“I am fully satisfied it can be used successfully in blowing up one or more of the enemy’s Iron Clads in your harbor,” Buchanan wrote. The admiral added a request that Tucker forward his suggestion to Beauregard at his Charleston headquarters. The general responded almost immediately. He needed the Hunley. Charleston needed the Hunley.
In less than two weeks, the submarine arrived there by train. And then, tragedy. The sub sank twice, 13 men died, and the city lost hope. By the winter of 1864, Dixon was the only man left with faith in the boat. And he would not fail.
To Sink a Blockader
It took the Hunley nearly two hours to reach the Housatonic on 17 February 1864. Running with the tide, the submarine traveled at about 4 knots. Dixon steered by compass; from his vantage point low on the water, he likely could not see a ship miles away. The boat traveled on the surface, as Beauregard had asked Dixon not to dive. This was the only thing that gave the lieutenant pause. The Hunley recently had been refit with a 20-foot spar tipped with a torpedo. Instead of diving beneath a ship and towing a contact mine into her side, the submarine would ram her prey with the torpedo. After completing the mission, Dixon would flash a blue phosphorus lamp, the signal for troops ashore to start a signal fire by which the lieutenant would steer the Hunley home.
As they sailed into the Atlantic, the grind of the crank and reduction gears became a monotonous noise that filled the compartment. The crew said little; talking used oxygen, and that was a commodity they could not spare. Despite the boat’s deadly history, Dixon had found more than enough volunteers in Charleston—sailors, artillerymen, even some veterans of privateers. Throughout the winter these men trained, and those two months of practice made them the most proficient crew ever to sail the sub. In that time, the Hunley had gone out three or four times a week, sometimes getting close enough to blockaders that Dixon could hear sailors singing on deck. But they had never attacked. Conditions had never been quite right.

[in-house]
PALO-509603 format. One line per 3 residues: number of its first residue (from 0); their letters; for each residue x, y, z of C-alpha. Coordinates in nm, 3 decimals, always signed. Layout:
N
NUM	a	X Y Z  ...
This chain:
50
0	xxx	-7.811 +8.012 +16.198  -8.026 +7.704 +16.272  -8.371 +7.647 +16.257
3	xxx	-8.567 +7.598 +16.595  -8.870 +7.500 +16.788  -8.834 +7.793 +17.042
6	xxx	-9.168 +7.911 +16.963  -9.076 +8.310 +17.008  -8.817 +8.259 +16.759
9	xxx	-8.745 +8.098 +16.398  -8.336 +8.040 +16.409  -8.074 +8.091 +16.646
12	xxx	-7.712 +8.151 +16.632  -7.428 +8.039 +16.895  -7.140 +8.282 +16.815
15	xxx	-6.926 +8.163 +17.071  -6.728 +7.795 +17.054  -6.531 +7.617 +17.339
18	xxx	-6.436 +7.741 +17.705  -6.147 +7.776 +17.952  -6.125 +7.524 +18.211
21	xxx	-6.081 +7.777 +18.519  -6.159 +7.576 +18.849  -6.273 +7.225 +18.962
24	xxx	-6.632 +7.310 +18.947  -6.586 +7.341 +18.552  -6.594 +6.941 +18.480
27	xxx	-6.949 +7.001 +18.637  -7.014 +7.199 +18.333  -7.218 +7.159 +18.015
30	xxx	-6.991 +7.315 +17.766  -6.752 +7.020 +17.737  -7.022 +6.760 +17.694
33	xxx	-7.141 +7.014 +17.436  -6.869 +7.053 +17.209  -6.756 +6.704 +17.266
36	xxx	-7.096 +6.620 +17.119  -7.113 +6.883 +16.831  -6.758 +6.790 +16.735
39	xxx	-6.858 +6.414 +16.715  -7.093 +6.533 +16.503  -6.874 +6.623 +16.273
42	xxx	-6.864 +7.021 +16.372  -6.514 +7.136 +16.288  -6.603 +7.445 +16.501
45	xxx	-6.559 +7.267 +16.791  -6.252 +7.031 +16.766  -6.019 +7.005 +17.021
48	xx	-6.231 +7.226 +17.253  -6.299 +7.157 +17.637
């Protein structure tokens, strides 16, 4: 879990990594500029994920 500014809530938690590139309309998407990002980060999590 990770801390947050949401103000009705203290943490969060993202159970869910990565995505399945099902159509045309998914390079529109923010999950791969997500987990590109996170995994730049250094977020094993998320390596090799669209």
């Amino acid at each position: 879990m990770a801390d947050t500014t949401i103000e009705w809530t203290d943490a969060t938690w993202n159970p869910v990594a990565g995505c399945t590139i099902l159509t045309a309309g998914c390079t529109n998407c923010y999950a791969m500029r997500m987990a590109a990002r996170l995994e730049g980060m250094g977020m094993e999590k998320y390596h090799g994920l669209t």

By 2020, Dixon could see the Housatonic less than a quarter-mile away. He knew that he should wait for the tide to turn, to make it easier to return to shore. But they were in enemy territory now; to wait risked detection, and stealth was their greatest advantage. Besides, Dixon had been waiting for months. He could not wait any longer.
On board the Housatonic, there was little activity that evening. Nine sailors were milling about on deck, settling into a long shift. The watch had changed at 2000, and the men who had just arrived topsides were still adjusting to the cold. Most of the 155 sailors on board were belowdecks.
Life on board the Housatonic was about as dull as it got in the South Atlantic Blockading Squadron. The 205-foot sloop had arrived off the coast of Charleston in late September 1862 and since then had seen little action. The Housatonic’s primary role was to stop blockade-runners trying to reach the city. On this night, the ship was at just about the northernmost post in the blockade, not exactly a key position.
The first man to notice the strange thing in the water was Robert F. Flemming, a black landsman standing watch on the ship’s cathead. Just before 2030 he saw something about 400 feet off the starboard bow, approaching from land. The object appeared to be about 22 feet long, he later recalled, with only its ends visible. Water washed over its midsection, but parts of it stood nearly two feet out of the water. Flemming alerted the officer of the forecastle, Acting Master’s Mate Lewis A. Comthwait, who studied the object for only a second before he dismissed it as floating debris. “It’s a log,” he said.
“Queer-looking log,” Flemming replied. He noted that this “log” was not floating with the tide—it was moving across it.
Flemming called out to C. P. Slade, another black sailor on watch. By this time the object was only 300 feet from the ship and moving too fast to be drifting. Flemming told Slade there was “a torpedo coming.”